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Sunday, January 12, 2020

Puerto Rico Earthquake Magnitude 5.9 Aftershocks

Another earthquake hits Puerto Rico, with expected aftershock
Puerto Rico has faced aftershock days following a 6.4 magnitude earthquake on Tuesday and was struck with a magnitude 5.9 tremor on Saturday.

Puerto Rico was shaken by another major earthquake early Saturday, which came after a major earthquake struck the island's southern coast on Tuesday.

The latest seismic activity had closed its epicenter off the coast of Guanica, a town on the island's southern coast. The 5.9-magnitude earthquake - initially believed to be a 6.0-magnitude earthquake - shook many of the buildings and left concrete island roads scattered about. According to the Puerto Rico Seismic Network (PRSN), Puerto Rico has been racked up since Tuesday's 6.4-magnitude earthquake with at least a 3.0-magnitude 45 aftershock that killed one person and nine others were injured.

Due to the latest earthquake, nearly one million Puerto Ricans were without electricity, hundreds lacked clean water, and more than 2,000 people were living in shelters. The Puerto Rico Electric Power Authority said the power was almost completely restored following Saturday's earthquake, with 93 percent of the island now claiming power.

Nevertheless, Saturday's tremors are expected to face an already severe situation. Thousands of homes and school buses have collapsed, adding to the already widespread damage, including the destruction of Punta Ventana, the famous natural landmark.

Puerto Rico was hit by Hurricane Maria in 2017 after President Donald Trump declared a state of emergency on the island late Tuesday. The announcement would free up federal disaster funds to aid with recovery, but local officials worried that aid was too slow to make a difference.

“FEMA is a very bureaucratic agency and it is very slow moving. Slowly that we are still waiting for federal money from Maria, ”Daniel Hernández, generation director for the Electric Power Authority of Puerto Rico, told the Associated Press.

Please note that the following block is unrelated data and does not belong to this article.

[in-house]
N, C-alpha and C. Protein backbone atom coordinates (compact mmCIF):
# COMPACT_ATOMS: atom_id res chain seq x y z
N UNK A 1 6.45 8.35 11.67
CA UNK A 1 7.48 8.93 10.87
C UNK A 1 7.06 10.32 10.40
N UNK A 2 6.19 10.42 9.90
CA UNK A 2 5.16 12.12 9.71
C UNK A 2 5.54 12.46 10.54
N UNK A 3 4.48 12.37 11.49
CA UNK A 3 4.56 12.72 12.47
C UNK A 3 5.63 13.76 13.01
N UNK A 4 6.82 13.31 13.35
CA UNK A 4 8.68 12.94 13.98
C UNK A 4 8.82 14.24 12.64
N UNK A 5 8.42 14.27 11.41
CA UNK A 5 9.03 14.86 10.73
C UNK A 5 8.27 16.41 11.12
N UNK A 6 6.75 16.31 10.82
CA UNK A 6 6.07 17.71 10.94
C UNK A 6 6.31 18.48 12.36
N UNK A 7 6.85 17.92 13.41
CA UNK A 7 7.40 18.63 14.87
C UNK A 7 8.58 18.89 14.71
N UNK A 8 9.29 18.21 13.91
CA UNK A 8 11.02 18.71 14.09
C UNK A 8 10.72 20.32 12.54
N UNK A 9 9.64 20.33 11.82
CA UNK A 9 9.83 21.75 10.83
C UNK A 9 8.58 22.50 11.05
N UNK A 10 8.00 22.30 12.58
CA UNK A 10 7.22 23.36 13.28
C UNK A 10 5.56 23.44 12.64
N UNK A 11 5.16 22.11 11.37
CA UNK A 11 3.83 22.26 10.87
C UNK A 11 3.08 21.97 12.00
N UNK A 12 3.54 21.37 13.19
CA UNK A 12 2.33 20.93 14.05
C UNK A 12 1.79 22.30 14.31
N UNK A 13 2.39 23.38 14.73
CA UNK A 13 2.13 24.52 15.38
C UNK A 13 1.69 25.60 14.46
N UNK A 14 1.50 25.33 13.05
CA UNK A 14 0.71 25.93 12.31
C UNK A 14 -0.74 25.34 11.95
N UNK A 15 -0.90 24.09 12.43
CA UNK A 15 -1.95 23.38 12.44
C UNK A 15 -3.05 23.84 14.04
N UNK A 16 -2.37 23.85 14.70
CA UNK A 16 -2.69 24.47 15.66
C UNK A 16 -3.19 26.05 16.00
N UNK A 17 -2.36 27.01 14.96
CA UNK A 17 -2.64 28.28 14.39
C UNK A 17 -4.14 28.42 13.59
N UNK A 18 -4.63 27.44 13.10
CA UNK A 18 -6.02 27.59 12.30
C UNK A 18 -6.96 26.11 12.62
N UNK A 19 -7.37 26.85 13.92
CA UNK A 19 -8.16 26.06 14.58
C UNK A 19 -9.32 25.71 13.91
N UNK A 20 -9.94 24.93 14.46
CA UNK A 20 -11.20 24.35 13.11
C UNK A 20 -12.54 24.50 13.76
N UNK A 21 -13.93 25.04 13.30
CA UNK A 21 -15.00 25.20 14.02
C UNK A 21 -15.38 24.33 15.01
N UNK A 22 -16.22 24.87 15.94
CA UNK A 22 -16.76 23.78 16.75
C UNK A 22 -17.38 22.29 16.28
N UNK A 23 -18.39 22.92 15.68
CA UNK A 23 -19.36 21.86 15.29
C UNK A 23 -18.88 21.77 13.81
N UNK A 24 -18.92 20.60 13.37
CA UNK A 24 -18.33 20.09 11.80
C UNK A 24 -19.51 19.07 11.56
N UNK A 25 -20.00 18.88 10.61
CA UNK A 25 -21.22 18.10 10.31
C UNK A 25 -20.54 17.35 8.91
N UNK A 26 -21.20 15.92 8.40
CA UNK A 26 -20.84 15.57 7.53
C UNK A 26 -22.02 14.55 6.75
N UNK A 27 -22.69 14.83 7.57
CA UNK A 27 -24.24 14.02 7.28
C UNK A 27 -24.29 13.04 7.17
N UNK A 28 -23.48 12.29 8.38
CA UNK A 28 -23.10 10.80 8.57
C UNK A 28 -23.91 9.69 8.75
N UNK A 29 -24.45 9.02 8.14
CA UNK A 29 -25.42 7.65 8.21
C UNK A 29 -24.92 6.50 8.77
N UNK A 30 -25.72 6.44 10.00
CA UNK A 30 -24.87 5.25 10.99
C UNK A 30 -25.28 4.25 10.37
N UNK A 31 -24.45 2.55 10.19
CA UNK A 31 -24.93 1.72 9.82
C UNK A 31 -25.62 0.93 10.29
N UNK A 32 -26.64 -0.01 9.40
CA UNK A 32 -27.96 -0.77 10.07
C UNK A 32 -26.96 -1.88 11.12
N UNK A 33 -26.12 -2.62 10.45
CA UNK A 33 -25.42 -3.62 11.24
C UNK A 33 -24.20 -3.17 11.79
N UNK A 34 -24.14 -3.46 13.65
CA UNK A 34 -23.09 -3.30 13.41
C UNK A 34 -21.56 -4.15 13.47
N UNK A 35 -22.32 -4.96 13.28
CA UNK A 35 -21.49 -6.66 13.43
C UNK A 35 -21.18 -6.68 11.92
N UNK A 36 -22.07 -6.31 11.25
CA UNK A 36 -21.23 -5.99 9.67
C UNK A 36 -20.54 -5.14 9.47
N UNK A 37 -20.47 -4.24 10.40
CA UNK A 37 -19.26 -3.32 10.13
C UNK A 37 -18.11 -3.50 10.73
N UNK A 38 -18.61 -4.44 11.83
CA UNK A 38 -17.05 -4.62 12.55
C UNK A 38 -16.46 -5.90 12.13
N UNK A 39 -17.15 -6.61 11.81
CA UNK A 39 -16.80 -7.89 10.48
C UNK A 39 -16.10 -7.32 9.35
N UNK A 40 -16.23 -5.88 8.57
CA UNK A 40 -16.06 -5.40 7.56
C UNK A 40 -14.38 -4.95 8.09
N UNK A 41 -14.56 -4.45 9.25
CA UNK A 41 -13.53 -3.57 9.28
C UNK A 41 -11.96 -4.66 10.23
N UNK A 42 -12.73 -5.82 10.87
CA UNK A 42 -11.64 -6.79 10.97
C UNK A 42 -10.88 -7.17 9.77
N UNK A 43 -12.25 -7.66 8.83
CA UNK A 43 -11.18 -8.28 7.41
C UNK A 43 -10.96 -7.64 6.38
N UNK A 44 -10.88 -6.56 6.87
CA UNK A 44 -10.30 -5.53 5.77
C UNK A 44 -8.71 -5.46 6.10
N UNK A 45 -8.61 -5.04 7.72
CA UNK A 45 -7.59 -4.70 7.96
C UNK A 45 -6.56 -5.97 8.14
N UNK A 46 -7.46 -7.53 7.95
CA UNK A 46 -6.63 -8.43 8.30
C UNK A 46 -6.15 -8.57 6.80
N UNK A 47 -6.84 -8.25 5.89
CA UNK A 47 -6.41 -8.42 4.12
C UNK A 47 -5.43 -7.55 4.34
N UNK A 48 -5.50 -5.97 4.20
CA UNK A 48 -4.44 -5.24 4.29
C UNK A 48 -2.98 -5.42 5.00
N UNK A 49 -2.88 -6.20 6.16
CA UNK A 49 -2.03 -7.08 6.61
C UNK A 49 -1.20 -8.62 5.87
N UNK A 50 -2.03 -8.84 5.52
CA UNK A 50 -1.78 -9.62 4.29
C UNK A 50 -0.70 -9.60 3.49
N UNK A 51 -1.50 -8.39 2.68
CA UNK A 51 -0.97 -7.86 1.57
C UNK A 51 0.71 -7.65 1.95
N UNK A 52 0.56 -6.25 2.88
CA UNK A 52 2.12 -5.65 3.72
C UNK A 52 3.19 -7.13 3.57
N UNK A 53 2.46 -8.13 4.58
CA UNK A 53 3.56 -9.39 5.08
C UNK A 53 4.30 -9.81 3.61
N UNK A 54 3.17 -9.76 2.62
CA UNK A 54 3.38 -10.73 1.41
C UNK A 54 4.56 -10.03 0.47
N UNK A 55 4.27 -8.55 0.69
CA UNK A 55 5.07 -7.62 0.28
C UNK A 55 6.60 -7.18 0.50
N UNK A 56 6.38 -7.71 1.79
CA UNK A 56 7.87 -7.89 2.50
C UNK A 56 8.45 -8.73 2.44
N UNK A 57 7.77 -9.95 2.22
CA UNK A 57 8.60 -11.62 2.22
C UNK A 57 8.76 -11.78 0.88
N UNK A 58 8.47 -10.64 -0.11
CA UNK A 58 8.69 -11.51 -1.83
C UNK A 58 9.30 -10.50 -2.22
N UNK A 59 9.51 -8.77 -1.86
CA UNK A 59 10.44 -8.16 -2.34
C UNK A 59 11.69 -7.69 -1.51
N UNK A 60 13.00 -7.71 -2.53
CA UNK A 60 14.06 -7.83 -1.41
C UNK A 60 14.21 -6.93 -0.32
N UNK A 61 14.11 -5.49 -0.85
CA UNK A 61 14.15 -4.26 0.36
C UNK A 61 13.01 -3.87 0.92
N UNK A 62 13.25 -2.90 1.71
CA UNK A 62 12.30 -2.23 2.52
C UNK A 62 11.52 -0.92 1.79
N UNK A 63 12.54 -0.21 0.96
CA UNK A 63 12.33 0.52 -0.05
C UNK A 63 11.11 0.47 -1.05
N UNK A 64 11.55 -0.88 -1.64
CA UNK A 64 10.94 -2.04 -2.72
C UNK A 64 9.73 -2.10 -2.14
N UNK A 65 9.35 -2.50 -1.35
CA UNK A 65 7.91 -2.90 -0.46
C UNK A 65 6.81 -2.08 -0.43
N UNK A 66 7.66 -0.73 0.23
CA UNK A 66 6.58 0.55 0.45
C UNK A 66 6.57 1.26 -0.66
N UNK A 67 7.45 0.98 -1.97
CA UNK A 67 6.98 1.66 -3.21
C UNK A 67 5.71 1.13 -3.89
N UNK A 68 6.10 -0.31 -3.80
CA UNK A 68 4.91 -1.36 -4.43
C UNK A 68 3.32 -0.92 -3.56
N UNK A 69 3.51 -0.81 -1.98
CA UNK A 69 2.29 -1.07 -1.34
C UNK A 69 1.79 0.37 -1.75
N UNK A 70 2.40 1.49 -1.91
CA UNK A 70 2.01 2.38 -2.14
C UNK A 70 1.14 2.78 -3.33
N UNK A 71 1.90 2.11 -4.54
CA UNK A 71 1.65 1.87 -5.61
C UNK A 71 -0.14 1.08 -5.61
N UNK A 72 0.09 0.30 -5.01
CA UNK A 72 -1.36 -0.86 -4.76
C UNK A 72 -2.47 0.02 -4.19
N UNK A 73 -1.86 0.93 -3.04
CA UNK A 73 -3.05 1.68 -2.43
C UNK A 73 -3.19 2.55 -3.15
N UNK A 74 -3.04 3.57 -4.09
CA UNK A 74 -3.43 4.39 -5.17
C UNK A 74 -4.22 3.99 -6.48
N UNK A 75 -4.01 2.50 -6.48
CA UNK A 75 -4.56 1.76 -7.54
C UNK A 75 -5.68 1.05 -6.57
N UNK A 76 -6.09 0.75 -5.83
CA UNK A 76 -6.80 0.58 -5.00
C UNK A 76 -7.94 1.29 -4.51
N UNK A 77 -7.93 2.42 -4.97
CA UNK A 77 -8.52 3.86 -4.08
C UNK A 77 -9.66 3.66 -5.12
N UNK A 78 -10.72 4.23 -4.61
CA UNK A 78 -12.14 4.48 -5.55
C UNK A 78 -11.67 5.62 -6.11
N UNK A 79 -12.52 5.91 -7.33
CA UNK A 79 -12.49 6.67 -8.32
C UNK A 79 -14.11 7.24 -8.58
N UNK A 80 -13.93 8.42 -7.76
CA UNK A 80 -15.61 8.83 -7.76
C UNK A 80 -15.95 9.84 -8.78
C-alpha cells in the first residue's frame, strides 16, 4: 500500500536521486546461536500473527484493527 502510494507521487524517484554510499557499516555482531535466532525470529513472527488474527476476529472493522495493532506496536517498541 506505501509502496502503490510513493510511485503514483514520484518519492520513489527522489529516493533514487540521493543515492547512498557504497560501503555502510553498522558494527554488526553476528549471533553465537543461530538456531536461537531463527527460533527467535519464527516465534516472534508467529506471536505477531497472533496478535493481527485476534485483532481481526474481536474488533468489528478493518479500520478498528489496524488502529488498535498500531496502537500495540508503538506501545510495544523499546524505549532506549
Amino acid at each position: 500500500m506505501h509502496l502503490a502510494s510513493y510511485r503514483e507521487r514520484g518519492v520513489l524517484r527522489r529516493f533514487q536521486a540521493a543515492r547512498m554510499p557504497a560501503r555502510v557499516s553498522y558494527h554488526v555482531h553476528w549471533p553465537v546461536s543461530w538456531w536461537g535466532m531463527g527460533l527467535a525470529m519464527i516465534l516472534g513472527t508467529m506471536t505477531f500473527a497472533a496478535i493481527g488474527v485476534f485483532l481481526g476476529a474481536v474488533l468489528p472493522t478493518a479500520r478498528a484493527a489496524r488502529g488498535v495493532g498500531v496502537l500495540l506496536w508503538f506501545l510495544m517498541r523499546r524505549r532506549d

For now, residents of the island are trying to protect themselves once again from a natural disaster that has devastated the island's infrastructure. And unfortunately, there may be more aftershock hits on the island.

PRSN chief Victor Huirefano said Saturday's seismic activity is likely to trigger aftershocks.

"This is about to reactivate a volatile situation," the Associated Press said, adding Huerfano. "It is a complex area."

Earthquakes are difficult to predict - but Puerto Rico may face more in the coming days
It is nearly ten years since it overtook Puerto Rico, the day in 2010 when a massive 7.0-magnitude hit hit Haiti. However, experts have said that this time is just a coincidence, and while historical and real-time seismometer data can be revealed. Expected seismic trends, predicting accurate seismic activity to save lives are usually a much more difficult proposition.

According to the US Geological Survey (USGS), Puerto Rico has experienced 139 seismic movements above a magnitude of 3.0 since early December. Seismologist Lucy Jones suggested on Twitter that they were all part of a sustained seismic event. The frequency of these events, and Puerto Rico's earthquake susceptibility, stems from the way the island lies along the meeting points of the South American, Caribbean, and North American plates:

As of yesterday, the seismic forecast for the USGS region predicted a decreasing number of aftershocks after the major earthquake on Tuesday.

After Saturday's earthquake, the USGS gave Puerto Rico a chance of about 3 percent, experiencing another 6.4 magnitude, which almost eclipsed on Saturday. However, the organization warned that a "high probability" of magnitude-3.0 was aftershock or could be higher next week.

As Umair Irfan of Vox has explained, it is difficult to give more detailed forecasts than those in earthquake areas:

It is difficult to predict when an earthquake will occur, because the forces it produces are slowly over a vast area, but are rapidly distributed over a narrow area. It is amazing that armies built over continents in millions of years can beat cities in minutes.

Earthquake forecasting requires high-resolution measurements over the course of decades, at a deeper level, if not coupled with sophisticated simulations. And even then, it is unlikely to produce a lead time of one hour. So ultimately there are too many variables to play and very few tools to analyze them in a meaningful way.

Some research suggests that foreboding can lead to a large earthquake, but it is difficult to distinguish them from the hundreds of small earthquakes that occur regularly.

Despite being involved in this difficulty, USGS and PRSN officials have been busy this weekend to monitor seismic activity and to help forecast the hanger already on the resale island south of Puerto Rico Temporary seismometers are being installed along the coast. In the meantime, thousands will live in shelters, waiting for concrete assurances that it is safe to return and begin rebuilding.

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